Wednesday, May 22, 2024

Ridership on the MBTA is down from before the coronavirus crisis, system data show. (Photo: Marc Levy)

Transportation officials are still tweaking train and bus schedules to accommodate riders while promoting safe social distancing for riders at risk of getting or spreading the coronavirus, according to daily updates from the MBTA. On social media, as noted by Boston magazine, the need for ongoing adjustments has been made clear.

“The MBTA Reacted to the Coronavirus by … Forcing People to Crowd into Fewer Trains,” was a headline in the magazine’s Tuesday coronavirus wrap-up by Spencer Buell. The changes began that morning. “We’re in a state of emergency in Boston and get we have less trains instead of more. Thus everyone’s tighter and closer together,” read a March 11 post by a Twitter user named Cloutia included in the article.

Red line trains between Alewife and the JFK/UMass stop can be expected to arrive approximately every seven minutes, while trains on that main “trunk” of the line had been around 4.5 minutes before the crisis. For the Ashmont and Braintree branches, trains could be expected every 14 minutes, according to an email sent Monday by transportation officials. But following links to compare schedules from before the coronavirus showed travel times of every nine minutes and 12 to 16 minutes, respectively – which made it seem at first glance like trains would be arriving faster, on average, even as the changes were introduced as “reductions in service.”

“Our Customer Technology team recognizes this schedule note may currently present some confusion,” said Lisa Battiston, a spokeswoman for the system. “Designers [are] thinking through some solutions for the future.”

The green line, which has one stop in East Cambridge at Lechmere, is getting trolleys every seven to 13 minutes on the branches and more frequent service on the main “trunk,” the MBTA says. On Wednesday, it started adding more capacity on the E line “in response to reports of heavy passenger volumes” for service to the Longwood area, with its several hospitals.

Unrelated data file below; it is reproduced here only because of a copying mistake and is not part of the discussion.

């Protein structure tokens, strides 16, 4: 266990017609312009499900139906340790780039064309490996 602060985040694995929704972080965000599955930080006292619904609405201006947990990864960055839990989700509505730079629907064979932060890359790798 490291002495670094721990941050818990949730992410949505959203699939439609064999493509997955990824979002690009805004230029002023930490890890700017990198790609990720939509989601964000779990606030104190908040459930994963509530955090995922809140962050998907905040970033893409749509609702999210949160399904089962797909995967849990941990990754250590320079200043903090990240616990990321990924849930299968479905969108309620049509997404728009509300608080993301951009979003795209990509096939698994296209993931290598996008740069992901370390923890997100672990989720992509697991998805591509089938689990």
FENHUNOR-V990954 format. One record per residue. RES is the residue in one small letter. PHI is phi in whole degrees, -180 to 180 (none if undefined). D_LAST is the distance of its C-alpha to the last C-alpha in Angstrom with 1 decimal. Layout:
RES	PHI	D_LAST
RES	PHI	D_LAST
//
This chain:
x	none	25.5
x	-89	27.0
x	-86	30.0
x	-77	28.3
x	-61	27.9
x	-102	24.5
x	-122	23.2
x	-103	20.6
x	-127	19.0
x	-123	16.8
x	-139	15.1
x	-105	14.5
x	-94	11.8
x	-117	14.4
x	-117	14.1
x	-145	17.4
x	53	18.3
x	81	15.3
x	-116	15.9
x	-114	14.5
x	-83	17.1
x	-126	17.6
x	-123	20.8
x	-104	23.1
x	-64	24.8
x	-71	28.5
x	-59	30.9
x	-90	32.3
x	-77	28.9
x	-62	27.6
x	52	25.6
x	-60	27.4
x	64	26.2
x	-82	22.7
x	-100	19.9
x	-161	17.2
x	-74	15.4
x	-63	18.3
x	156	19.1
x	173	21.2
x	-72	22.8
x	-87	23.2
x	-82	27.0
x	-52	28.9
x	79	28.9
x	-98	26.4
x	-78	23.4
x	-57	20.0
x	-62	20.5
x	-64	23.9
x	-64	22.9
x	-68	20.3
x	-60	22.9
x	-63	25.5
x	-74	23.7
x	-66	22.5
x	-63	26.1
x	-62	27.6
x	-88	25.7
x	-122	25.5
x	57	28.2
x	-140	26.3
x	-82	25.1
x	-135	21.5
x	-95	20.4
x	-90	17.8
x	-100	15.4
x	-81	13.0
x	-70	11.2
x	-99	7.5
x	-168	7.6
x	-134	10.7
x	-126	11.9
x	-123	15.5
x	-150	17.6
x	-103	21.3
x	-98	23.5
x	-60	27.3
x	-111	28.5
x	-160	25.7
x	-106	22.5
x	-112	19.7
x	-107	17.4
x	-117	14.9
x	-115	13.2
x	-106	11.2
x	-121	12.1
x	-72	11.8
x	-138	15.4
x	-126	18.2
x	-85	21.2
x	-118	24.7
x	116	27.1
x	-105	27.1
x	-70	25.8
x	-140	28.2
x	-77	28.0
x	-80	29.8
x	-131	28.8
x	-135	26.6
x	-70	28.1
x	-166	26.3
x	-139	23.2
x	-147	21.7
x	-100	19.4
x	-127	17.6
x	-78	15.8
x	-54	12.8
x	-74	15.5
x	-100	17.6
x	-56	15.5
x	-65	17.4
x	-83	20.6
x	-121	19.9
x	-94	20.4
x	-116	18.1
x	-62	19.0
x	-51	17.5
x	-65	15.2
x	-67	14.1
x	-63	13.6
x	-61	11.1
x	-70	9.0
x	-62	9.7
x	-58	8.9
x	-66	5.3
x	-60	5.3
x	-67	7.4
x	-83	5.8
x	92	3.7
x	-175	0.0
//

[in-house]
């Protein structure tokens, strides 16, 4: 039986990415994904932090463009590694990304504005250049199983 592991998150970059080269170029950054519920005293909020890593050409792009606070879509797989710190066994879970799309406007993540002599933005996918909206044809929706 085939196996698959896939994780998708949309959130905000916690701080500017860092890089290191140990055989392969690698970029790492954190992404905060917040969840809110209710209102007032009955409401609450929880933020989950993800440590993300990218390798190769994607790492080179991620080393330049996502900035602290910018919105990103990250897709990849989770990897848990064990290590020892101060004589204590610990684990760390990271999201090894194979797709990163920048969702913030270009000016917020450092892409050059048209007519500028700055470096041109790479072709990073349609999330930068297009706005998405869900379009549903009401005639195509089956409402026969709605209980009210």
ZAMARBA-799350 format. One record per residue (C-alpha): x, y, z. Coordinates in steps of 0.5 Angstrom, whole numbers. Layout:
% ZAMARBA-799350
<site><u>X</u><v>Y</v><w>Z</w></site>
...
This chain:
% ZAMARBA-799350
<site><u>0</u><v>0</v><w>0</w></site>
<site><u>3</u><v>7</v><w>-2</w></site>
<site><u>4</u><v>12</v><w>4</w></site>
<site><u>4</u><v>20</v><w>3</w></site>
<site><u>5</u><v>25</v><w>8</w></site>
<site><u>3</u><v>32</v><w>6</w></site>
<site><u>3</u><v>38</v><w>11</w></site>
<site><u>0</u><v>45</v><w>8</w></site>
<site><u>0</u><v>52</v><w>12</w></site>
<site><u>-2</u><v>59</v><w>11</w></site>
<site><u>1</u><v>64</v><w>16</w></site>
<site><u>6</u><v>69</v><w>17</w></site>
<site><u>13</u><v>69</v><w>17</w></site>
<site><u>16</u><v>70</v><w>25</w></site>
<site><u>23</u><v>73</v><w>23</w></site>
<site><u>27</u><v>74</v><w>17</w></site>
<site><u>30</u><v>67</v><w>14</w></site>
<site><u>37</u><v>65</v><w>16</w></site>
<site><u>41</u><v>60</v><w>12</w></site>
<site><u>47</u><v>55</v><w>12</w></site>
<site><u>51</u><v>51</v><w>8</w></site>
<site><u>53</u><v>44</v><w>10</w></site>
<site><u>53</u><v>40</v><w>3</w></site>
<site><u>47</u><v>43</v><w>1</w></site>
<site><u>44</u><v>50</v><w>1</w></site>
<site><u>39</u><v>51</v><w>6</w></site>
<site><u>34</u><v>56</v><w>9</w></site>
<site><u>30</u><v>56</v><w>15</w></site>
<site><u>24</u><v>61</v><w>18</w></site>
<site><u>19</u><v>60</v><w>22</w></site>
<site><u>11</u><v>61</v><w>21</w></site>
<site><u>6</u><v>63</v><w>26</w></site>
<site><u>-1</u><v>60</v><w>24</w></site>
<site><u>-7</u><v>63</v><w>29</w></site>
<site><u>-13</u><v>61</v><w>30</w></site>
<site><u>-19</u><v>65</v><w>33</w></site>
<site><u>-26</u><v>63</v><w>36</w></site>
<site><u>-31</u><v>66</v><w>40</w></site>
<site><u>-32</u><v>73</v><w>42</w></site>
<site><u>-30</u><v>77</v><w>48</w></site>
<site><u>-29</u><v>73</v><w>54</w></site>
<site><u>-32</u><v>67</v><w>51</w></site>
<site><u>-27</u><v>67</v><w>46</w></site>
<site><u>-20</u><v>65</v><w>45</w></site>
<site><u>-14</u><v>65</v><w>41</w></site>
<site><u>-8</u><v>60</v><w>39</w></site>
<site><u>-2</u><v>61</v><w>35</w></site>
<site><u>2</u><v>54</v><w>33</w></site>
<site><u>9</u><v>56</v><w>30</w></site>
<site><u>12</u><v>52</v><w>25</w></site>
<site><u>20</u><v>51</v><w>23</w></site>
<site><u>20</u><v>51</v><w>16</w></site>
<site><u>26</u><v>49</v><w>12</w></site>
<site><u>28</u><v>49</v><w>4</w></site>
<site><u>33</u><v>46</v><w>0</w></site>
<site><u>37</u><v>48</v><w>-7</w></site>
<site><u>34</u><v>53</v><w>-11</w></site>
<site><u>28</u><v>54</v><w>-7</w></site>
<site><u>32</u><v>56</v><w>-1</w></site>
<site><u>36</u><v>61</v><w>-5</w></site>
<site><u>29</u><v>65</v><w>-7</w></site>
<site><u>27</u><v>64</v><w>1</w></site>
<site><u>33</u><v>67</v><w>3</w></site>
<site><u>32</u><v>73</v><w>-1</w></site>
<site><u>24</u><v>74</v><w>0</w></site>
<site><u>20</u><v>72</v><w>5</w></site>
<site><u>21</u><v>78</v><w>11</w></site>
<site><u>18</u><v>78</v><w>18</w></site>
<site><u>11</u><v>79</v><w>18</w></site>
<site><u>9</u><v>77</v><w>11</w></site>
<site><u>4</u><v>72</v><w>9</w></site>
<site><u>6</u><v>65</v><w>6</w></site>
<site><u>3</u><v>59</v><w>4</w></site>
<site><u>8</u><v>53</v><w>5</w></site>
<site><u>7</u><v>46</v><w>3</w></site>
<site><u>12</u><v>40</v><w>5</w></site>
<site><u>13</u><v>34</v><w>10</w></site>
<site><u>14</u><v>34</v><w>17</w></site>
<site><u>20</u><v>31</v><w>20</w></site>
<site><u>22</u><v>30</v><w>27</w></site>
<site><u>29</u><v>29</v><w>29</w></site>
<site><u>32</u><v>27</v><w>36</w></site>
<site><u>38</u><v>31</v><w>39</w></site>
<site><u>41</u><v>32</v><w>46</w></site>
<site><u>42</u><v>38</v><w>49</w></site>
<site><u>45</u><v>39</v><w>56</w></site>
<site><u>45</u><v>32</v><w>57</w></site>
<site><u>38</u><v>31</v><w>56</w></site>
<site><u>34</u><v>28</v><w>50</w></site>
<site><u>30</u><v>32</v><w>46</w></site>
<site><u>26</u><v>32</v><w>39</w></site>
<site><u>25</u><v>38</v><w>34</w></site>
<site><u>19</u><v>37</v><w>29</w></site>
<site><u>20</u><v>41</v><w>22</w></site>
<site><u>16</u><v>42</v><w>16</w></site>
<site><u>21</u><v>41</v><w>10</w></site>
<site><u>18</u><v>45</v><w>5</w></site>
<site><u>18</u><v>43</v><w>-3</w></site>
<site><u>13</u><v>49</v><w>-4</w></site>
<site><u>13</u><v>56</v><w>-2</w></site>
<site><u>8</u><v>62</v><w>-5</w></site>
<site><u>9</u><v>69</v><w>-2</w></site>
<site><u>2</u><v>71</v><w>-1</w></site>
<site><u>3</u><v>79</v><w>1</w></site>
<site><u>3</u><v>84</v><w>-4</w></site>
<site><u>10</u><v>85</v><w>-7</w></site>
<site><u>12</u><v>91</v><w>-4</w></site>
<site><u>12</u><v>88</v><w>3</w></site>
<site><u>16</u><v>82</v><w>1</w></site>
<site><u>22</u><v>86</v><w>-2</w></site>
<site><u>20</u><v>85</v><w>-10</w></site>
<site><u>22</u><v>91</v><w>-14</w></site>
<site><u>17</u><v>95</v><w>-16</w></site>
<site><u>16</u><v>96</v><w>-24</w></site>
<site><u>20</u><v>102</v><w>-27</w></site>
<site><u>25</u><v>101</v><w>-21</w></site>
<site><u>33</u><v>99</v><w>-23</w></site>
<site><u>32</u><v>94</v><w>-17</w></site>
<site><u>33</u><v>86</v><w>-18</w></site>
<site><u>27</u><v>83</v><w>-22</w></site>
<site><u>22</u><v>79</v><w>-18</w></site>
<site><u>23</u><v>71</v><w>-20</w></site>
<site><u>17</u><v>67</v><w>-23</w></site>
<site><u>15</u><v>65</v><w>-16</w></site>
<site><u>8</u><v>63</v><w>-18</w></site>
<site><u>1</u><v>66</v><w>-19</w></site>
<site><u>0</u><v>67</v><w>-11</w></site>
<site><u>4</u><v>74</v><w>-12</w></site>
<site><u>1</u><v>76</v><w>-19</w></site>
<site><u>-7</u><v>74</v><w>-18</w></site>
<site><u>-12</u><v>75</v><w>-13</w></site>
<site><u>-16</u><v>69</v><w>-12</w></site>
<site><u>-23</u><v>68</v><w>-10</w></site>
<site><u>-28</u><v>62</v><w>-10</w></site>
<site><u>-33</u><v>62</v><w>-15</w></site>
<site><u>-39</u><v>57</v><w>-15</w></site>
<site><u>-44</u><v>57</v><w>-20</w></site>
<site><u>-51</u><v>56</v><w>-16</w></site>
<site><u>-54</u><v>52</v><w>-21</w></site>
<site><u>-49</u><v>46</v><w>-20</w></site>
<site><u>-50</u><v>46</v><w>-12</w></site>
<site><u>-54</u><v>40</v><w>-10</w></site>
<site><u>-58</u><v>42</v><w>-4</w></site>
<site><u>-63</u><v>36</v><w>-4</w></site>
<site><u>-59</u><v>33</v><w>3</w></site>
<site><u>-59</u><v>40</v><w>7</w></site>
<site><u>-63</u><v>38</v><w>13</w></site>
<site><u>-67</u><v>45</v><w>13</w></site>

Most buses are running on a Saturday schedule.

Identical language

But the more confusing aspect was how the MBTA press release explained the thinking behind a less-frequent train schedule: “Acknowledging guidance that recommends people avoid large crowds, the MBTA will operate at levels that support social distancing.”

“These changes are being made based on guidance from public health professionals and have been developed according to several criteria that seek to protect the health and safety of MBTA employees and customers,” the press release said, “as well as recent reductions in ridership.”

Attempts to clarify how running fewer trains supported social distancing – as it seemed it would gather more people on platforms, then pack them into train cars – was frustrating. In response to queries and a phone message, MBTA staff sent nearly identical language three additional times: “The changes were made based on guidance from public health professionals and have been developed according to several criteria that seek to protect the health and safety of MBTA employees and customers, as well as recent reductions in ridership.”

Ridership is down

MBTA spokesman Joe Pesaturo did take a break from the boilerplate language of the press release long enough to say that the system’s service adjustments were similar to those being made in Washington, D.C., and elsewhere and that “data show that ridership is down across all modes, in several cases significantly.”

Total ridership was down 48 percent as of Friday as compared with the week of Feb. 24, those system data show, with the biggest drops on the silver line, which includes an airport route (down 68 percent); the green line, with a huge student population (down 52 percent); and the red line, presumably because of its mix of students and white-collar and tech employees who might work from home (down 51 percent). The Kendall/MIT stop on the red line saw the third-biggest drop in riders passing through (down 69 percent) after Community College on the orange line and World Trade Center on the silver line. Alewife, a commuter hub where workers ride in from the suburbs, saw the seventh-biggest drop (down 64 percent).

Bus use has seen an overall 49 percent drop as of Monday, compared with the week of Feb. 24.

Crowds and bewilderment

But whatever the “guidance from public health professionals … developed according to several criteria,” the system’s steps didn’t translate any better to riders on social media than they did from the MBTA press releases.

When 7News Boston WHDH reporter and anchor Alaina Pinto tweeted Tuesday about the changes, she got a few people responding that their rides were virtually empty and many more reporting crowds, as well as bewilderment over the rationale.

“Great idea … reduce schedule to force more people into a constrained schedule,” one tweeter said. “Less trains = more people per train. Makes no sense,” another said. “Doesn’t fewer trains mean more crowding?” asked another.

State Rep. Mike Connolly, who represents East Cambridge and East Somerville, is urging harsher measures to stop the spread of the virus. His list of problems leads off with the MBTA. “Right now we still have: crowded subway cars, long lines at the RMV, elderly folks working in local grocery stores, construction crews working on the GLX project, Bernie and Phyl’s offering tax free furniture sales, Bunker Hill Community College making it difficult for vulnerable staff to stay home,” he said, making it “a lot more likely that the number of coronavirus cases will cripple our health care system in the coming days.”